God’s Faithfulness to Nine Generations
In this reflection, the late Dr. Jim Taylor (1929-2009), Hudson Taylor’s great grandson, looked back on 200 years of God’s faithfulness to his family.
God’s grace in our family goes back nine generations. Over these years we have learned many lessons: the influence of decisions, the power of prayer, experiencing God’s faithfulness in preparation for service, getting one’s priorities right, and the privilege of partnership.
The first James Taylor (1749-1795), a contemporary of John Wesley, lived in Barnsley. He was converted on the morning of his wedding, to the dismay of his bride. It was a struggle for her to give in, and his prayers for her seemed to be met only with a greater hardening of her heart. But finally she came to see her own need of Christ. The words which had echoed in his mind since his conversion could now be true for her, too. “As for me and my house… we will serve the Lord.” It was 1776.
Succeeding generations of Taylors grew up in homes where the Lord’s name was honored: James Taylor’s son, John; his grandson, James; and his great-grandson, James Hudson Taylor.
At 17, Hudson Taylor was not a believer. He worked in a bank where he was being influenced by his friends, and his mother was deeply burdened for him. When staying with relatives some miles away, she set aside a day to pray for her son’s conversion. As she was praying, Hudson slipped into his father’s study, and saw a tract entitled “The Finished Work of Christ.” Why was the writer emphasizing the finished work of Christ? As Hudson Taylor stood in his father’s study, the message of that simple tract helped him to receive Jesus Christ as his Savior.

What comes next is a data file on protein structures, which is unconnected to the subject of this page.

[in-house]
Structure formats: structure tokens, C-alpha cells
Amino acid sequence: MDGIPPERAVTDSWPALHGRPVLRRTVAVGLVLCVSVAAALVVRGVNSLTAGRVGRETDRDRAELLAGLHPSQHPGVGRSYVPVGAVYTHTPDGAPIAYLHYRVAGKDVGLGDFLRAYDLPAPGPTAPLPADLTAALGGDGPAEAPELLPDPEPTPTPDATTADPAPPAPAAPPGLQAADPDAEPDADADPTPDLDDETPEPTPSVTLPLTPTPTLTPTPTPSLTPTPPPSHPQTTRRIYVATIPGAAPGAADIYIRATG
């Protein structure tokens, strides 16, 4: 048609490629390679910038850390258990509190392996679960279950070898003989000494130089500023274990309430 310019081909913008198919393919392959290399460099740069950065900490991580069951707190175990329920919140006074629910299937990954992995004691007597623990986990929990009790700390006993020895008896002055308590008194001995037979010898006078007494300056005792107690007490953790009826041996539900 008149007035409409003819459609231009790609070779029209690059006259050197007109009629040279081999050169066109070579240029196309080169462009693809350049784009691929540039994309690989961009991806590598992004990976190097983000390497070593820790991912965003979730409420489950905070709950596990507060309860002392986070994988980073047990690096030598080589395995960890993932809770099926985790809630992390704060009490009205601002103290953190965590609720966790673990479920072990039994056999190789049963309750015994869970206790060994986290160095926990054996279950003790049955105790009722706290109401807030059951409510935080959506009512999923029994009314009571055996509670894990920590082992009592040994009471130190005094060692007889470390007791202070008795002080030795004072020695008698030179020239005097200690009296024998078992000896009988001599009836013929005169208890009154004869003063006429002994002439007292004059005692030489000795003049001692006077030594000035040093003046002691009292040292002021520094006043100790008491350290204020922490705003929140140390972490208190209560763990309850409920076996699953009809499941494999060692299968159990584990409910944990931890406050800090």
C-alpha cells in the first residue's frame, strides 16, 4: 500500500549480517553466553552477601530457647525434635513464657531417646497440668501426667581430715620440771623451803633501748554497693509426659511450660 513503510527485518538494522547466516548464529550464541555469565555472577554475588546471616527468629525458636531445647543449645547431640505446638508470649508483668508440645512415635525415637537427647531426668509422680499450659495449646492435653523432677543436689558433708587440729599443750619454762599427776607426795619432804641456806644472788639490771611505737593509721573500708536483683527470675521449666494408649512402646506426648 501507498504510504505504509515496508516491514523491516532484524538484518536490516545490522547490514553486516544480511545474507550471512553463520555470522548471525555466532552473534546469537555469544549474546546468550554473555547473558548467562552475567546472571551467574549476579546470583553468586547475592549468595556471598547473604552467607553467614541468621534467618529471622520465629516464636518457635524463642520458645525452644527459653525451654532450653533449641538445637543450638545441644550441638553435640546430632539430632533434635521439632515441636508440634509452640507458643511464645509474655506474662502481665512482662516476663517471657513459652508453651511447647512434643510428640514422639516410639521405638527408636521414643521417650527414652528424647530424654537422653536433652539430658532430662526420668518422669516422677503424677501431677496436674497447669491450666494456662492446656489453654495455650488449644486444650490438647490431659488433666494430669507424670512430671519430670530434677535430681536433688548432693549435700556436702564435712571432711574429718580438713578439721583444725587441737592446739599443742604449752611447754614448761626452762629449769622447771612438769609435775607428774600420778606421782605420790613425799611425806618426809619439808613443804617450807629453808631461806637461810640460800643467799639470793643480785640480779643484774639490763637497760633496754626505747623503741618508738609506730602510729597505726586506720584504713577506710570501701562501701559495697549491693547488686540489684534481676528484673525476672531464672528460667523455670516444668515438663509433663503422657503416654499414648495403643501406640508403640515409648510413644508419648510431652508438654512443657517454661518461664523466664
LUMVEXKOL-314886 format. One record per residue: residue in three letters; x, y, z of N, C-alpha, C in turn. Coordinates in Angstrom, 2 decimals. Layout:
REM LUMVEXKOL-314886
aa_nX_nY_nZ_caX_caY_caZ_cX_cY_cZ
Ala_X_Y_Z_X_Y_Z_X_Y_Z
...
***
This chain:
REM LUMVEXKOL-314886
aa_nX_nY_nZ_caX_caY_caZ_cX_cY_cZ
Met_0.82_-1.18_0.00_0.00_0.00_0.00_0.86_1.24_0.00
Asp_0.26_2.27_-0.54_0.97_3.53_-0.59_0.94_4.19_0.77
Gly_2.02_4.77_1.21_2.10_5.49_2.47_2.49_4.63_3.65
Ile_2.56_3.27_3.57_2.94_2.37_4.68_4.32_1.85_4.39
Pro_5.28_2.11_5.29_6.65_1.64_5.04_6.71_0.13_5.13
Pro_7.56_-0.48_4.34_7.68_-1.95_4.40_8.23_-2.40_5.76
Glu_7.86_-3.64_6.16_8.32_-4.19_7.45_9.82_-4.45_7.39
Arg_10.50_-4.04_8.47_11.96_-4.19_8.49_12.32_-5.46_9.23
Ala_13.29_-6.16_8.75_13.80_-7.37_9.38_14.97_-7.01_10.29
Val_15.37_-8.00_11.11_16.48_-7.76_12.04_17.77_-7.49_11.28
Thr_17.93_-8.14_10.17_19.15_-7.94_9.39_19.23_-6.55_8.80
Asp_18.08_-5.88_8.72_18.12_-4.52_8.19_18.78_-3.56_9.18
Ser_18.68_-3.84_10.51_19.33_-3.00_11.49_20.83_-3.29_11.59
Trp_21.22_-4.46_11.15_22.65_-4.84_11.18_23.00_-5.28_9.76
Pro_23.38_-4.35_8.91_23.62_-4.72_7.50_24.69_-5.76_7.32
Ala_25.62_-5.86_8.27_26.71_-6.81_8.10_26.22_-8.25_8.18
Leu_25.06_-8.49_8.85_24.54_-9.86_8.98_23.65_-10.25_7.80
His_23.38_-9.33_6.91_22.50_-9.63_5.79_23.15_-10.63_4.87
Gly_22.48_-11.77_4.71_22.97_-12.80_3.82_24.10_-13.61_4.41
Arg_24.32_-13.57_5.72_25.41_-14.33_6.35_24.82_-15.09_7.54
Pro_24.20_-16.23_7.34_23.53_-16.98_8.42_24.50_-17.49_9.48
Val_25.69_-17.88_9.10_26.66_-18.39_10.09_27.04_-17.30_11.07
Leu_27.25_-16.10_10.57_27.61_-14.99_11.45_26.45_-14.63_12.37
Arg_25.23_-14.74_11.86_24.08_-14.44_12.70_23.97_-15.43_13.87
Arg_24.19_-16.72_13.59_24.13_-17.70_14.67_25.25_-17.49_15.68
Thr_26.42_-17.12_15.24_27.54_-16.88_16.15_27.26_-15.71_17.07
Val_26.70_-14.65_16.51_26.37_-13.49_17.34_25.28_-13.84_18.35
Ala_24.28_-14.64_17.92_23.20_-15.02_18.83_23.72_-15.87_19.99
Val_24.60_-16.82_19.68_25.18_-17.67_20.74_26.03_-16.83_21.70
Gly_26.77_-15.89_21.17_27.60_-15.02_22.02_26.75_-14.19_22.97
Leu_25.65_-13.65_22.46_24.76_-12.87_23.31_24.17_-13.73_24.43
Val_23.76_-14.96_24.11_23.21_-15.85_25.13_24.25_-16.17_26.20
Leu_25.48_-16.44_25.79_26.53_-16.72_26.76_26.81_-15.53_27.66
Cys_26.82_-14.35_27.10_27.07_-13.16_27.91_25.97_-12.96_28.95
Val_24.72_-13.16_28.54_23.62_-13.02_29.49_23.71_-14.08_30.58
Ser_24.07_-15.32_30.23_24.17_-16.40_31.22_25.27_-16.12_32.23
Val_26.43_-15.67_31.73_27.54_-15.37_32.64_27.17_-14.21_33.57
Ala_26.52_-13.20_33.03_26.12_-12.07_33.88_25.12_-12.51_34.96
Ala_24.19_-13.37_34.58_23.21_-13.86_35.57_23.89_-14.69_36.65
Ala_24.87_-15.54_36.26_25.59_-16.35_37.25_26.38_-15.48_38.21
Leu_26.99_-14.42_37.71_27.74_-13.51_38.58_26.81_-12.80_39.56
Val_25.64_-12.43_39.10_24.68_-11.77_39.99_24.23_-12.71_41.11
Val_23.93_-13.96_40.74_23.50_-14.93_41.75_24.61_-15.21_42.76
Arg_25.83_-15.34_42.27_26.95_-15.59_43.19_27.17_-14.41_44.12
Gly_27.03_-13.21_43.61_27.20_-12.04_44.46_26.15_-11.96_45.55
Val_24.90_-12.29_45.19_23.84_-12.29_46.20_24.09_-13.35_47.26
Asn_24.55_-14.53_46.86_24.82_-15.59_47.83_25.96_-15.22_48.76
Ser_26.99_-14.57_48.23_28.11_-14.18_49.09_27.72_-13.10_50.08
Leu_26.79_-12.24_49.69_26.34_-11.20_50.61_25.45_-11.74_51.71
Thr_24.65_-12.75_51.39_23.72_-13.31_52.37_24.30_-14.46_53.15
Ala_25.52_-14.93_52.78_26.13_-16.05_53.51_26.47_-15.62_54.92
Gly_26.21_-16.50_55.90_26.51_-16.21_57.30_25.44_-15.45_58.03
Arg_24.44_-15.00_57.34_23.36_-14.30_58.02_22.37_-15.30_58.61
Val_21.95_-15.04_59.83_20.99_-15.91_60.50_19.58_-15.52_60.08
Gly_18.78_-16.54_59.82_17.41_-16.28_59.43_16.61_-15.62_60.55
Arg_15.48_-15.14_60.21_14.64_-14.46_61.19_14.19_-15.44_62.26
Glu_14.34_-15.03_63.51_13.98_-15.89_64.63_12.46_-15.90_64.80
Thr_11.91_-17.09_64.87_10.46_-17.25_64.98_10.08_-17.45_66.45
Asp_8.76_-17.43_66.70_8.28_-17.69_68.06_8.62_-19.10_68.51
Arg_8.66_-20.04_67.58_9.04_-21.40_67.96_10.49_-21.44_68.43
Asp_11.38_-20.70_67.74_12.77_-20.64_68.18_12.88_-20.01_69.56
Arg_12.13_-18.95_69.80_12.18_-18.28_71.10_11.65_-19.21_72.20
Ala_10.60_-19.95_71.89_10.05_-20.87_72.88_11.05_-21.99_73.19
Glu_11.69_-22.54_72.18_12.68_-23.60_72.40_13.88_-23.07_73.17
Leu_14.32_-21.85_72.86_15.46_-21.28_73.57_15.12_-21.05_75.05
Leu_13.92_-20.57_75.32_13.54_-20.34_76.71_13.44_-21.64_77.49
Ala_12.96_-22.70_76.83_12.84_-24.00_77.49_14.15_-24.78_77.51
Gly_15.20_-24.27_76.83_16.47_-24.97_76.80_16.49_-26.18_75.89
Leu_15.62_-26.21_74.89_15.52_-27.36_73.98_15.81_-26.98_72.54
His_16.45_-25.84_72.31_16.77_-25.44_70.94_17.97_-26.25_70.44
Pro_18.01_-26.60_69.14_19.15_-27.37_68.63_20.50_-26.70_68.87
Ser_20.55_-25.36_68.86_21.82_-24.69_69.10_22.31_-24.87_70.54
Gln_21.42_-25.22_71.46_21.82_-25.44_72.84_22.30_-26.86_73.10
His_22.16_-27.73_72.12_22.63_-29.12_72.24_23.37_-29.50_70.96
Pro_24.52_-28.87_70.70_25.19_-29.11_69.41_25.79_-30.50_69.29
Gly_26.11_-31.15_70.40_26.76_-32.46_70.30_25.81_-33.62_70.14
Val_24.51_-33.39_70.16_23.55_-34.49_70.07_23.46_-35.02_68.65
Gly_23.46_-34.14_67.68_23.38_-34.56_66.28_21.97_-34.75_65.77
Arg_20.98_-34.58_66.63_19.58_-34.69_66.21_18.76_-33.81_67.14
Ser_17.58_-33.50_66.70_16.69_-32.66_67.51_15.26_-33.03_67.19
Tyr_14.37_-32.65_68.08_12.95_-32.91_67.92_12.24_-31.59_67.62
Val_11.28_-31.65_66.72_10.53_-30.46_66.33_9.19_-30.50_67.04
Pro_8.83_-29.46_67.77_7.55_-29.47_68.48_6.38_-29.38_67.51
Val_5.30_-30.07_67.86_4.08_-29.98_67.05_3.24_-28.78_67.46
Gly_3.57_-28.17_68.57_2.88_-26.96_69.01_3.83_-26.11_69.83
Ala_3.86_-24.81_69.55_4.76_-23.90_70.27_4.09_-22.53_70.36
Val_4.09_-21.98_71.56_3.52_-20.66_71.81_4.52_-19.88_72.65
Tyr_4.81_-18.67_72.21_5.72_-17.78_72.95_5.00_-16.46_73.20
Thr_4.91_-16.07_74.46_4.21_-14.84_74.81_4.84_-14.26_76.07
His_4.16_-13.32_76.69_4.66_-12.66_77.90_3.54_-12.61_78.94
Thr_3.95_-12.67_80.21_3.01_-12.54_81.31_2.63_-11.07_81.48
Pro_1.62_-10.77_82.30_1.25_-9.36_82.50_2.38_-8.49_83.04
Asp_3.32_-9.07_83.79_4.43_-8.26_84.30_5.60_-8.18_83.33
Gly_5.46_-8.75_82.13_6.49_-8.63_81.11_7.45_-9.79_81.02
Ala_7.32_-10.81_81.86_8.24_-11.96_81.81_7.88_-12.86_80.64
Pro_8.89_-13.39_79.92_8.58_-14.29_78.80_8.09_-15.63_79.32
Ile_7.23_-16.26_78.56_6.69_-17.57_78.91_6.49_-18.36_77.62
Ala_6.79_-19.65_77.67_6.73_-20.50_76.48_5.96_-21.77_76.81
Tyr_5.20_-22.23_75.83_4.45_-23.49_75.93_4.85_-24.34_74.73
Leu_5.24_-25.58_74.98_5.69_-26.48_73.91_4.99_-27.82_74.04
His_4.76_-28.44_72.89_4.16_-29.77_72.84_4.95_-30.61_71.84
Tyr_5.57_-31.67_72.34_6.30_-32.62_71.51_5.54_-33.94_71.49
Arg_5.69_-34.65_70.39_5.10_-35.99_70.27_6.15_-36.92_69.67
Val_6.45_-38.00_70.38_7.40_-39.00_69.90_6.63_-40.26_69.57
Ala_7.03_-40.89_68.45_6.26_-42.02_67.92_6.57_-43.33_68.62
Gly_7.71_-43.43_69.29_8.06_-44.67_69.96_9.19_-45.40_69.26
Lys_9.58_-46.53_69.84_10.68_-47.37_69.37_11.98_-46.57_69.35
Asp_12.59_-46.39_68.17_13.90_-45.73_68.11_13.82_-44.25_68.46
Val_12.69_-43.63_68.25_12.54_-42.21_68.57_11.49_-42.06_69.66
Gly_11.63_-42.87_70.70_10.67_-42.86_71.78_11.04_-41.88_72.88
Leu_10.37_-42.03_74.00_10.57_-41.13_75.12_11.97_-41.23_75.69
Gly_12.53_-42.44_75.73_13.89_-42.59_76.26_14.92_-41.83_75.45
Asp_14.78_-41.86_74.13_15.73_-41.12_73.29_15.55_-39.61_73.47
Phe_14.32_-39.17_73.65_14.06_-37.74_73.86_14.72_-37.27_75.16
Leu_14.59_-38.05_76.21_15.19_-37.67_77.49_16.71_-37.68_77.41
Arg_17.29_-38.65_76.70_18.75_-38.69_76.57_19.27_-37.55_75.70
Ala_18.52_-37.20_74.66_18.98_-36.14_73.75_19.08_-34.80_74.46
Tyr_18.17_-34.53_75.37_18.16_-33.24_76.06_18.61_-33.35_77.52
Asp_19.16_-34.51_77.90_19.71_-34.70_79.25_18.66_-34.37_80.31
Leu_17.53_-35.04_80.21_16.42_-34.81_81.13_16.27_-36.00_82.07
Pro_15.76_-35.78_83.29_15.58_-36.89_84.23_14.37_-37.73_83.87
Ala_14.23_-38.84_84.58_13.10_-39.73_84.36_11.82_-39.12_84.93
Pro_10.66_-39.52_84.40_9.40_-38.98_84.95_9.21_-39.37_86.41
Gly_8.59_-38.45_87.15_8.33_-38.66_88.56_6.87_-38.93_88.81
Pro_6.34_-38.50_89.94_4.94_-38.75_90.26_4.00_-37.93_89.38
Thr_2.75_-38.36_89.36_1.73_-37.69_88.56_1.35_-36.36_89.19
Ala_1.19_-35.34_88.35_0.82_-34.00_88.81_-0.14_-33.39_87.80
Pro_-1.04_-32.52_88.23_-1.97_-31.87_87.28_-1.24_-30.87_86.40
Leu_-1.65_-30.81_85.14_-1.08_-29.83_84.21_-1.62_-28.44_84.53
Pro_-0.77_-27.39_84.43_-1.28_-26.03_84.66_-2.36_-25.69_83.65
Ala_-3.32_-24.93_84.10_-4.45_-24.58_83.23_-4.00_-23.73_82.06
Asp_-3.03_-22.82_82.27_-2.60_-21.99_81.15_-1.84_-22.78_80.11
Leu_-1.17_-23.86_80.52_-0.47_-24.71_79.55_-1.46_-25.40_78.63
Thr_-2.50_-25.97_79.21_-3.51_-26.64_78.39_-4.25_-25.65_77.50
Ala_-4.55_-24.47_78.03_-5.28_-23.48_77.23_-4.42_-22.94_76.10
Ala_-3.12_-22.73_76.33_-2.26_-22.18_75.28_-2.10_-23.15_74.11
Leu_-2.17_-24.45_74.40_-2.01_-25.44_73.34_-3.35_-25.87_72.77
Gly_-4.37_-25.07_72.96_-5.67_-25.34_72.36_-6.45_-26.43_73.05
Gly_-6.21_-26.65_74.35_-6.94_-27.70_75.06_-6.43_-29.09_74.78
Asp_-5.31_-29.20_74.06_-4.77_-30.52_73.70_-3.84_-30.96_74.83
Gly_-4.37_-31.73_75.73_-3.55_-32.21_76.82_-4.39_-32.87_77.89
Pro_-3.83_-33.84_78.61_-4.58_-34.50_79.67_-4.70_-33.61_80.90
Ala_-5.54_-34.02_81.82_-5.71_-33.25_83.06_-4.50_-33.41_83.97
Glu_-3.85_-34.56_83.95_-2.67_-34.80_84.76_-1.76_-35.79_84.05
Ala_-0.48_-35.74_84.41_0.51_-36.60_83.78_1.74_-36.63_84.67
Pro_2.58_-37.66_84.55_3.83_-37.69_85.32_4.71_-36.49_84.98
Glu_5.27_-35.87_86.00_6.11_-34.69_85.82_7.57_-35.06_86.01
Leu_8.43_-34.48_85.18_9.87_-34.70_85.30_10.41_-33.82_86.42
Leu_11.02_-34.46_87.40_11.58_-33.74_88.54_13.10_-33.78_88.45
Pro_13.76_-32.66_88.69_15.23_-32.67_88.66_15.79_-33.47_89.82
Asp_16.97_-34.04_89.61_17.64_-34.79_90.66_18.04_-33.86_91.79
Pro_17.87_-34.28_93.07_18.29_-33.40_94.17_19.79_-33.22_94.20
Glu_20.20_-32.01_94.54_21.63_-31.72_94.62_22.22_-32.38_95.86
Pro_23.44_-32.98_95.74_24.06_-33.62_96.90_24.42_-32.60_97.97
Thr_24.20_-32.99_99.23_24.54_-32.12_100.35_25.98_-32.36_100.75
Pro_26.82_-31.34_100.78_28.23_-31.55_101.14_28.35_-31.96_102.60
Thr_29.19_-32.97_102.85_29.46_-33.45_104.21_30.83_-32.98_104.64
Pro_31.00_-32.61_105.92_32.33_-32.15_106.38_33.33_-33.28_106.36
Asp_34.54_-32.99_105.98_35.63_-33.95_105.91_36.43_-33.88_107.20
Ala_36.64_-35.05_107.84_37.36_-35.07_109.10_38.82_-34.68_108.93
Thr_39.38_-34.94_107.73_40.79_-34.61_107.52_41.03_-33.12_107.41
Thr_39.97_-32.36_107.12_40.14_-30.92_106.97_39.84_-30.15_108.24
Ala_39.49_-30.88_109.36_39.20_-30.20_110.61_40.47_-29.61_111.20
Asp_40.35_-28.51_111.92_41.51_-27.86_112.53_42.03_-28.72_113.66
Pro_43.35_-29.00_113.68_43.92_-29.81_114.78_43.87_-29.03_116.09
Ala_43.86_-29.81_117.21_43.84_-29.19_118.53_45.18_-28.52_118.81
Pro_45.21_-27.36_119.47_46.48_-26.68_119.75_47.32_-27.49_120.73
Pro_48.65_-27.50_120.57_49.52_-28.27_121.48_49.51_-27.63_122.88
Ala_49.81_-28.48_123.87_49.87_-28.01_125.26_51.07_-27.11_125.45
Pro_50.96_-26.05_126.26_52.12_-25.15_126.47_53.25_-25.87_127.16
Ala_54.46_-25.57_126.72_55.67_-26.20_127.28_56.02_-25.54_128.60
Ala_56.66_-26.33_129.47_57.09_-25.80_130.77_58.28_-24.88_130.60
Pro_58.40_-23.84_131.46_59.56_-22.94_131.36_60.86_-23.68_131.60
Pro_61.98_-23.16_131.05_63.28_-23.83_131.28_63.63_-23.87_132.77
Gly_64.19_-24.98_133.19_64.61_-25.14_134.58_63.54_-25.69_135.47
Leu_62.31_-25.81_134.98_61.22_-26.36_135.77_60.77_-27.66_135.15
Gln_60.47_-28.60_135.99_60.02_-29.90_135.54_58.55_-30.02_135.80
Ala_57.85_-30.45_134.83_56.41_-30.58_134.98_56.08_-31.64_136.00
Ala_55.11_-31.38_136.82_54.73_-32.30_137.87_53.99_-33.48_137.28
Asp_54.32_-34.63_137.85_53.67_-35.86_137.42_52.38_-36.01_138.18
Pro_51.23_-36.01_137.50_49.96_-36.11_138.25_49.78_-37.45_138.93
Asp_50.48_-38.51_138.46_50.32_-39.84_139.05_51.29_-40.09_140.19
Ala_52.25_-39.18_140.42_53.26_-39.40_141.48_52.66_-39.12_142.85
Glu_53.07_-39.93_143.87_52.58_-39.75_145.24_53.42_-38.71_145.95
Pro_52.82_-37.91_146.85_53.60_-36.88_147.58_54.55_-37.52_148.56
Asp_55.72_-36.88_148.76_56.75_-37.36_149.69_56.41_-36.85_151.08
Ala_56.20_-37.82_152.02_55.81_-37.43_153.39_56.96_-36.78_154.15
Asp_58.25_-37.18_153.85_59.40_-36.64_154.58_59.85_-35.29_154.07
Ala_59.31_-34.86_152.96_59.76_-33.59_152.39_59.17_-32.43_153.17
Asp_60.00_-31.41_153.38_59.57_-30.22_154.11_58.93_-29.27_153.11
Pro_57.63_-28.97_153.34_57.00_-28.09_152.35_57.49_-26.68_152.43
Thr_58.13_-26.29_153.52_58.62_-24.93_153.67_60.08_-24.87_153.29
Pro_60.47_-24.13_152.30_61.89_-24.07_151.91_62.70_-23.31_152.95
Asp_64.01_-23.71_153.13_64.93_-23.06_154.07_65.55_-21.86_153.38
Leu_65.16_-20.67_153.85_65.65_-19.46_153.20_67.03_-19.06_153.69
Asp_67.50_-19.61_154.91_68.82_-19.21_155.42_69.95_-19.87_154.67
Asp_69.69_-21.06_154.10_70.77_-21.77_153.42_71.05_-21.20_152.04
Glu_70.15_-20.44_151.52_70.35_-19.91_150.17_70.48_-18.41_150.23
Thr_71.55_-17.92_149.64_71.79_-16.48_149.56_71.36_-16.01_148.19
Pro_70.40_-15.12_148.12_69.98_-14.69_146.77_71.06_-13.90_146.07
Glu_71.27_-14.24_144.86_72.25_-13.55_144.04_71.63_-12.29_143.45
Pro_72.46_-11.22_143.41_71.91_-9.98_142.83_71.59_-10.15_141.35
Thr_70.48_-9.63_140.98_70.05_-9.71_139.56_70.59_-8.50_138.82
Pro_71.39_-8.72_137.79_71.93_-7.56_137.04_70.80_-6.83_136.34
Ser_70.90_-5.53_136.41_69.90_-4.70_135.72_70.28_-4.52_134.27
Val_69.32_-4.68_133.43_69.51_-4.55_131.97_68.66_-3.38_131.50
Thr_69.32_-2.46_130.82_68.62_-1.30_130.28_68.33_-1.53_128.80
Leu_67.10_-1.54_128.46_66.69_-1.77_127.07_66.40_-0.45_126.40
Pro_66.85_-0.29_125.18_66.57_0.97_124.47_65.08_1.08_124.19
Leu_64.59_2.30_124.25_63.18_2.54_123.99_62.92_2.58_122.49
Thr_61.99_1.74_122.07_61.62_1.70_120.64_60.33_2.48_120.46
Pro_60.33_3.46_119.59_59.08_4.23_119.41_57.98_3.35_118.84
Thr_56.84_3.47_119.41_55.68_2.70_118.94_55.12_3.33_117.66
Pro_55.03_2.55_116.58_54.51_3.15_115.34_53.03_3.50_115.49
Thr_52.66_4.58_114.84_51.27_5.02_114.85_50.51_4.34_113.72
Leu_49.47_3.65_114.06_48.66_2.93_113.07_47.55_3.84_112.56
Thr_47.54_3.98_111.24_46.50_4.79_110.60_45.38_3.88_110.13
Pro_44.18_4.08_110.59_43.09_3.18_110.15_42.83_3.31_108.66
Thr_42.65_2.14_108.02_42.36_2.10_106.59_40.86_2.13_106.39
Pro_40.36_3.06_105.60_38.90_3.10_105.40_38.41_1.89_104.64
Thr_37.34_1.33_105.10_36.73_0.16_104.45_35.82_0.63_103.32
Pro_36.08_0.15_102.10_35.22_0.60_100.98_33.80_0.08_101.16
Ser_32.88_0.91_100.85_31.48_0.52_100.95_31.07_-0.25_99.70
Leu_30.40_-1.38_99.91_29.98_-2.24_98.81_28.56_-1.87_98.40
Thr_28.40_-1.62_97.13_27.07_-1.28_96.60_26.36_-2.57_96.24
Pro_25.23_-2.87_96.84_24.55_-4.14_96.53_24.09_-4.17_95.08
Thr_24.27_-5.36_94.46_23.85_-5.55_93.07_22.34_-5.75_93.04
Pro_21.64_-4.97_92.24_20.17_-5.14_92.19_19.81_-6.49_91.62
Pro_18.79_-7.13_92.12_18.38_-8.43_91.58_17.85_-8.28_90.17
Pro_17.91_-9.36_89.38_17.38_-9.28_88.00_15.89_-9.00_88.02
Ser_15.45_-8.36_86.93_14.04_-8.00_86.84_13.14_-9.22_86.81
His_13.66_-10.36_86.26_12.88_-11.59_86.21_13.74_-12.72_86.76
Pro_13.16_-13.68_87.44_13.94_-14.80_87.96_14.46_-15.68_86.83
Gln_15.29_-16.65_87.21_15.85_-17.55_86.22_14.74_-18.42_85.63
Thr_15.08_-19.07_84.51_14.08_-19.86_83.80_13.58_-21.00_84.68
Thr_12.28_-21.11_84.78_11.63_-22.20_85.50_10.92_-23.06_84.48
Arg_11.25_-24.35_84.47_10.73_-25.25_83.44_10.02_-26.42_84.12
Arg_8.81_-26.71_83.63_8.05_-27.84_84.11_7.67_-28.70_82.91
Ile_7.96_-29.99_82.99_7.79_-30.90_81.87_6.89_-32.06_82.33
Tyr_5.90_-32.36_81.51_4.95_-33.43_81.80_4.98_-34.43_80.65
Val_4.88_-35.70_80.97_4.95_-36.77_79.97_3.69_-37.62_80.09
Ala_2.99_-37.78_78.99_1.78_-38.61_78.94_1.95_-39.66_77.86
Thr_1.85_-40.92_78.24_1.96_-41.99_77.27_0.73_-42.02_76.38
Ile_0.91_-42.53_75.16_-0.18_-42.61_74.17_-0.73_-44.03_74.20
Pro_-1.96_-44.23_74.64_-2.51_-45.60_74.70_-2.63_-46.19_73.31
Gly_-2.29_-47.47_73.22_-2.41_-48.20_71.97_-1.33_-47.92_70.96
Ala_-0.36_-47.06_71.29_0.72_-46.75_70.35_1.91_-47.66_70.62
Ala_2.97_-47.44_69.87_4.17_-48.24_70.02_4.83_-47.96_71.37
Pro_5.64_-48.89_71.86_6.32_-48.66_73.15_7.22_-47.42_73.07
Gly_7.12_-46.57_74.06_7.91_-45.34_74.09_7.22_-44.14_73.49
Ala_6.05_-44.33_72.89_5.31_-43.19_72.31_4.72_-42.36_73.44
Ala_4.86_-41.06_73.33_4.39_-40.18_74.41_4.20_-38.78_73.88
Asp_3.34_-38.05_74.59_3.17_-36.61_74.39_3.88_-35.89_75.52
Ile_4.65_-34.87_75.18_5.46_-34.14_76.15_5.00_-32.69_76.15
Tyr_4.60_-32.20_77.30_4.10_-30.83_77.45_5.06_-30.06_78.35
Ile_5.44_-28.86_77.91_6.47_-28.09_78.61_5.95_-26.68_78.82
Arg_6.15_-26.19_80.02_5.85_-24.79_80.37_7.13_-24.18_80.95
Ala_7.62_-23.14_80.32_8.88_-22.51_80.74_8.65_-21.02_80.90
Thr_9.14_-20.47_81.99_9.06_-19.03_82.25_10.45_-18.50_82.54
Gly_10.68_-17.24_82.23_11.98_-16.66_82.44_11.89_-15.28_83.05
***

A few days later his mother was thrilled to hear what had happened. She already knew though no one had told her, as God himself had assured her of his answer to her prayers. From this Hudson Taylor learned a lesson he never forgot – moving men through God by prayer alone. One need not be a spiritual giant to see results.
In preparation for medical missionary service in China, Hudson moved to Hull and was apprenticed to a doctor. The doctor had a terrible memory and often forgot to pay him at the end of the month. Through this God taught a young Christian to flex his muscles of faith and learn to trust. The doctor told Hudson to remind him when money was due, but Hudson decided to trust God to do that.
One Sunday, while visiting the poor, a man called after him to come to see his wife. Hudson did not want to. It was a dangerous area. But the priest had refused to go as the man had no money and he was desperate. Hesitantly Hudson followed him to his hovel. He had one coin in his pocket – a half crown. The woman evidently needed medicine. The man could not pay. Hudson knew he had to give him the half crown, but it was all he had left. At first he became super-spiritual. “Let me pray for your wife,” he said. But there is a time to pray and a time to obey.
The Lord then put it to him squarely: If you can’t trust me in England when family and friends are so near, how will you ever be able to trust me in China when they are thousands of miles away?
He drew out the half crown. Here was a young man heading home, without a penny in his pocket. But he knew the God of Joshua who could say, “not one of all the good promises the Lord your God gave you has failed” (Joshua 23:14).
There was no food for the next day. Yet that night he slept like a baby. In the morning, the landlady knocked at the door. An envelope had arrived. Here was 10 times the sum he had given to save the woman’s life. “God’s bank is not like the banks on earth,” he wrote. “Overnight he not only returned the principal, but multiplied the interest.”
Courage and perseverence
My grandfather, Herbert Hudson Taylor, was Hudson and Maria’s eldest son. At five he sailed aboard the Lammermuir with the first group of missionaries from the China Inland Mission. At seven, he and the entire family nearly lost their lives in the Yangzhou Riot. Then at 10, back in Britain for schooling, the news of his mother’s death in China reached him. How could a young person with such a “deprived” youth ever amount to anything?